Laurie Laybourn-Langton

Laurie Laybourn-Langton is a Research Fellow at the Institute for Public Policy Research (IPPR). Previously, he has worked for Lord Skidelsky at the House of Lords, INET at Oxford, LSE, and Purpose. His work includes political economy, the implications of environmental crisis, the future of the state, and the NHS.


Notes from a 1.2C world

Alongside the grief, as the fires rage and the fear grows, we need stories of focus, struggle, and hope as we head into this next phase, battening down the hatches with a voracious resolve to fight for a future against the lashing fury of this storm.

March 12, 2021

Reflected city

Today We’ve Consumed More Resources than the Planet can Renew in a Year

August 1 was Earth Overshoot Day, the date when we have taken more from nature than it can renew in an entire year. Unsustainable extraction is occurring on a planetary scale: we are using natural resources 1.7 times faster in 2018 than the Earth’s ecosystems can regenerate this year.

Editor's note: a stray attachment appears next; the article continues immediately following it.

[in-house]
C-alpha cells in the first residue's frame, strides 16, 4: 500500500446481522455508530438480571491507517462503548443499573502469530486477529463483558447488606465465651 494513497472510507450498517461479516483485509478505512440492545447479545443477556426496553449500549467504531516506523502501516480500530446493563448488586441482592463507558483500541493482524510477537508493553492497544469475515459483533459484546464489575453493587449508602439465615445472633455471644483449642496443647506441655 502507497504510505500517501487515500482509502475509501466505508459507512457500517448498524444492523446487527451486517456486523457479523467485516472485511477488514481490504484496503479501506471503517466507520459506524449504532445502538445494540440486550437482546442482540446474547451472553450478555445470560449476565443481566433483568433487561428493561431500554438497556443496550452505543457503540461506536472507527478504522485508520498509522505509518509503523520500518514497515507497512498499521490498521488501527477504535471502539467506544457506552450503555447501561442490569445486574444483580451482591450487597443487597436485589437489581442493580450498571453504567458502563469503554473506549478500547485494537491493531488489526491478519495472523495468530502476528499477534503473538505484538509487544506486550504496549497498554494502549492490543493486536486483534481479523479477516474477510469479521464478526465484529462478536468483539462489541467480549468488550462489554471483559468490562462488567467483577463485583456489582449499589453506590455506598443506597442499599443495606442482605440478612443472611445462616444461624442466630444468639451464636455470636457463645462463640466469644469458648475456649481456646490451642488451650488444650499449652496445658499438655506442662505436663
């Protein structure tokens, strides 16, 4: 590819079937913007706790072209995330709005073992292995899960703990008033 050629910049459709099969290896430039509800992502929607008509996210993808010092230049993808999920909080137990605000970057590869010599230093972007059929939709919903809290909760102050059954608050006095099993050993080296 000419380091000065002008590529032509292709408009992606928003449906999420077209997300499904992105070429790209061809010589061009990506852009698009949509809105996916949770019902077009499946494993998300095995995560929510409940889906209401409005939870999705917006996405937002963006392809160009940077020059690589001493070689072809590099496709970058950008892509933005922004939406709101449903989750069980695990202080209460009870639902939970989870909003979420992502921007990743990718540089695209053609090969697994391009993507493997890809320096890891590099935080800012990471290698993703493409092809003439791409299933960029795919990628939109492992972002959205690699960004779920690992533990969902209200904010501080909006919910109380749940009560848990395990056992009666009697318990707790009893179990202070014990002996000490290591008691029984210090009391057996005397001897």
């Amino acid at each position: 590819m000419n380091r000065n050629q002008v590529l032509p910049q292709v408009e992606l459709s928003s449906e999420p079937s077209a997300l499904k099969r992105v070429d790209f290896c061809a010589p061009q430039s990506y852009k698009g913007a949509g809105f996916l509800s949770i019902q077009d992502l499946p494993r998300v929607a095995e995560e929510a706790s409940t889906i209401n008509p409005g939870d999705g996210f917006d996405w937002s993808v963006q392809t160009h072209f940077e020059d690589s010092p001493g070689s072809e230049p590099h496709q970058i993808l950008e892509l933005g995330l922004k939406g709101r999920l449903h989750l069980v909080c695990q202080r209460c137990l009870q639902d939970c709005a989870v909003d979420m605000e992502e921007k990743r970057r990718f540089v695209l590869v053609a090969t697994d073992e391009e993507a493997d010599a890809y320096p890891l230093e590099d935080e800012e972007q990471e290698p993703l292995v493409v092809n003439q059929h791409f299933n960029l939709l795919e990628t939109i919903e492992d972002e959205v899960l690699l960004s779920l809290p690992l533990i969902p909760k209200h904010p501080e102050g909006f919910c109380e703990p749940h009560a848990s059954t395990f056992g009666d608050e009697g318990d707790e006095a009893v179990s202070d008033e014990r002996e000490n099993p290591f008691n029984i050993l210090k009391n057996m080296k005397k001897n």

August 7, 2018

Hurricane Maria image

Time for Politicians to Get Real about the Anthropocene

It seems that the short lived cycles of electoral politics means that politicians chase short-term goals, rather than tackling problems such as climate change which require long-term, global thinking. The test of a capable politician in 2018 is whether they take a stand against cavalier resource extraction.

July 11, 2018

Imagination and Will in the Anthropocene

This is about building, for the first time in history, a capacity for collective self-awareness, a sense of shared identity, and a political expression of our common will in pursuit of our common interest – not only as nations, tribes and social groups but as the species whose ancestors first ate of the fruit of the tree of knowledge.

January 17, 2018

The Movement to Replace Neoliberalism is on the Ascendency – Where Should it go Next?

We think there is now broad intellectual convergence across groups around a shared critique of the failings of neoliberalism and the need for a new paradigm. There is slightly looser convergence on the overall goals or values of a new paradigm, largely centring on equity, sustainability and democratisation. However, outside of one or two notable efforts, we have not seen common narratives or policy solutions emerge. Our conclusion is that this results from material barriers to progress, rather than profound differences between groups.

November 27, 2017